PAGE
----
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Peru's President Castillo accuses prosecutors of a 'coup'

October 12, 2022

Peru's top prosecutor suspects President Pedro Castillo of heading a "criminal organization" that engaged in corruption. But Castillo pledged to finish his term.

Peruvian President Pedro Castillo
Pervian President Pedro Castillo is accused of heading a corruption ringImage: El Comercio/GDA/ZUMA/picture alliance

Peru's attorney general on Tuesday filed a constitutional complaint against President Pedro Castillo.

Castillo was already facing five criminal investigations over alleged corruption.

What do we know about the complaint?

"We have found very serious indications of a criminal organization that has taken roots in the government," Attorney-General Patricia Benavides said.

The Attorney-General's office said it suspects the president of heading a criminal organization that aimed to "capture, control and direct hiring processes at different levels of government to obtain illicit profits."

The complaint includes two former ministers who are accused of graft.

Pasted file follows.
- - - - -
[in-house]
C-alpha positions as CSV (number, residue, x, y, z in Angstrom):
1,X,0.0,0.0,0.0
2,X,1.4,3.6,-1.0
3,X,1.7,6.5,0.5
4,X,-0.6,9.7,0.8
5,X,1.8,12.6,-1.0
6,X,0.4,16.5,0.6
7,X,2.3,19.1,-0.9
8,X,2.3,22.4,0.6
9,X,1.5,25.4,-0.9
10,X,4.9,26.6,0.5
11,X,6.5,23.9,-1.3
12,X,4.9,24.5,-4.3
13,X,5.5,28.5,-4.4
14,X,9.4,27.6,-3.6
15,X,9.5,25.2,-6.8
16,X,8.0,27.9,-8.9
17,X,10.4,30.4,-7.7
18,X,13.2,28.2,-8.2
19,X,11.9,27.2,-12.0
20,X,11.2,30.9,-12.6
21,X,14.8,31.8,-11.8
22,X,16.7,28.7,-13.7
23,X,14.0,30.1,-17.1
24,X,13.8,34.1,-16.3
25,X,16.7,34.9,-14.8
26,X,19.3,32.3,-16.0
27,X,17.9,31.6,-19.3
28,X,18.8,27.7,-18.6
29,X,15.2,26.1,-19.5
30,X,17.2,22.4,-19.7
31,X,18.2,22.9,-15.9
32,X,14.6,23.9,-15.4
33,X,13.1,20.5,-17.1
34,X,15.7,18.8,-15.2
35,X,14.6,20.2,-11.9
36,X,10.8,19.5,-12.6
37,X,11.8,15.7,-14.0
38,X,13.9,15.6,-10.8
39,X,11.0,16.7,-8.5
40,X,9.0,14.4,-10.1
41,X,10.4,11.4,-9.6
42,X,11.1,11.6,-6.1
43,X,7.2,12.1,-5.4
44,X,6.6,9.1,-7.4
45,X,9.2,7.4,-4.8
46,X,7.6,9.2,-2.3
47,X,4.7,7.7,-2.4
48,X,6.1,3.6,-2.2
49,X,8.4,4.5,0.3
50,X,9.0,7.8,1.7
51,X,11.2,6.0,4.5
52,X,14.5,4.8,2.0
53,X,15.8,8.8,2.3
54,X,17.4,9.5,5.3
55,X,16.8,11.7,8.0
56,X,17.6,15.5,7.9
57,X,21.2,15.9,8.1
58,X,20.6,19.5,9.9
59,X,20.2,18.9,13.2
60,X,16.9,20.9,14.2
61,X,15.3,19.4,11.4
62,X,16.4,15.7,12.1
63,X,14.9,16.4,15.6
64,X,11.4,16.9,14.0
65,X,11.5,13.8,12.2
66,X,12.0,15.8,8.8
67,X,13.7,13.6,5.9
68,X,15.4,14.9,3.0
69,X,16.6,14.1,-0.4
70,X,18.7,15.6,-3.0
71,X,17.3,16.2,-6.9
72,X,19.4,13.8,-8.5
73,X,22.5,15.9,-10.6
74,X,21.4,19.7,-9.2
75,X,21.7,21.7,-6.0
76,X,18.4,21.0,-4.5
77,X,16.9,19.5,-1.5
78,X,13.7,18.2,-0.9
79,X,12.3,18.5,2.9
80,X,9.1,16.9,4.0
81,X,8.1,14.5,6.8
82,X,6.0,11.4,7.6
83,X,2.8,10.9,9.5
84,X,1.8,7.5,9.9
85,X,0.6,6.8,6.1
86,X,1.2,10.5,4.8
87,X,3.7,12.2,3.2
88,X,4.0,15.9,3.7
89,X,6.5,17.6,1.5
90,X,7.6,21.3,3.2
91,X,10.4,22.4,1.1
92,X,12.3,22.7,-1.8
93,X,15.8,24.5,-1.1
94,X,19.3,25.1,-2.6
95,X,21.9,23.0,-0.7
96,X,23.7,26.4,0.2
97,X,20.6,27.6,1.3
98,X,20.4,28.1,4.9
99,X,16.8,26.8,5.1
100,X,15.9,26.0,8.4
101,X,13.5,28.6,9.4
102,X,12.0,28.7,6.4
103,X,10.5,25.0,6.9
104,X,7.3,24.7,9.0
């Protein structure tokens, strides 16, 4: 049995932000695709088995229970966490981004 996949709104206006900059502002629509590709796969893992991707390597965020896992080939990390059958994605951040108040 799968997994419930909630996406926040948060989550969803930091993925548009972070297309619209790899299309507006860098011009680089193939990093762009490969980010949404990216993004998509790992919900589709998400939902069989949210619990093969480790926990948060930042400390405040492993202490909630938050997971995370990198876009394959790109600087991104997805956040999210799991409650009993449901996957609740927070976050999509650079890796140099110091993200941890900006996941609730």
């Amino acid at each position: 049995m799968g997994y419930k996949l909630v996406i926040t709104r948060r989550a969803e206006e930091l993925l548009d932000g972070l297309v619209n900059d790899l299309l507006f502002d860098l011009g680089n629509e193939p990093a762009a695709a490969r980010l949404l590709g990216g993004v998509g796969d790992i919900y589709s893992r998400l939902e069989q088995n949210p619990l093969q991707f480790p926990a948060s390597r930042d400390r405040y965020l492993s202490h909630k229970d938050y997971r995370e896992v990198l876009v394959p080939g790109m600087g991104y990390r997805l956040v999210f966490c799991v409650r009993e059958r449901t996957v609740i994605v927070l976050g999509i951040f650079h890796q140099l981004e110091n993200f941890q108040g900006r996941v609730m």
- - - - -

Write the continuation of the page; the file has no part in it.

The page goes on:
On Monday, Peruvian law enforcement raided the presidential palace in Lima after having acquired an arrest warrant for Castillo's sister-in-law, Yenifer Paredes. Agents were unsuccessful in locating Paredes.

President and PM deny wrongdoing

Castillo denies any wrongdoing and has pledged to finish his term in 2026.

He has called the constitutional complaint and investigations into him and his alleged allies a "coup d'etat."

Prime Minister Anibal Torres said the constitutional complaint was itself unconstitutional, arguing that Peru's president can only be charged with treason or obstructing new elections.

He said on Tuesday that the attorney general's office did not have "direct proof" of criminal dealing by the president and that the complaint was based on the testimony of "third parties."

Peru has had five presidents since 2016. One president was impeached and another resigned before a vote on impeachment. Castillo's presidency has so far survived two impeachment bids.

sdi/dj (Reuters, EFE, AFP)